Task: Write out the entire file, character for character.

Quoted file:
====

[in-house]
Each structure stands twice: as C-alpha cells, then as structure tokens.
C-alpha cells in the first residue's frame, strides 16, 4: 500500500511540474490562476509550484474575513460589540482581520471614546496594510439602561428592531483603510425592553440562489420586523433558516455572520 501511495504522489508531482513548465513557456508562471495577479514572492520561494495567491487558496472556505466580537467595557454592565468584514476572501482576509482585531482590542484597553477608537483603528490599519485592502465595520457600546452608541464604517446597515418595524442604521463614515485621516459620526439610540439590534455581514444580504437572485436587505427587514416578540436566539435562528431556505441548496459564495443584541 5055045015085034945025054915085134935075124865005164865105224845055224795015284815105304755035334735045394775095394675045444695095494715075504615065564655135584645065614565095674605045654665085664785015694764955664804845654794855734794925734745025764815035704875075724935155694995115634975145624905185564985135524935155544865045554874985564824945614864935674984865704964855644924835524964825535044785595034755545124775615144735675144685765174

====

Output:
[in-house]
Each structure stands twice: as C-alpha cells, then as structure tokens.
C-alpha cells in the first residue's frame, strides 16, 4: 500500500511540474490562476509550484474575513460589540482581520471614546496594510439602561428592531483603510425592553440562489420586523433558516455572520 501511495504522489508531482513548465513557456508562471495577479514572492520561494495567491487558496472556505466580537467595557454592565468584514476572501482576509482585531482590542484597553477608537483603528490599519485592502465595520457600546452608541464604517446597515418595524442604521463614515485621516459620526439610540439590534455581514444580504437572485436587505427587514416578540436566539435562528431556505441548496459564495443584541 5055045015085034945025054915085134935075124865005164865105224845055224795015284815105304755035334735045394775095394675045444695095494715075504615065564655135584645065614565095674605045654665085664785015694764955664804845654794855734794925734745025764815035704875075724935155694995115634975145624905185564985135524935155544865045554874985564824945614864935674984865704964855644924835524964825535044785595034755545124775615144735675144685765174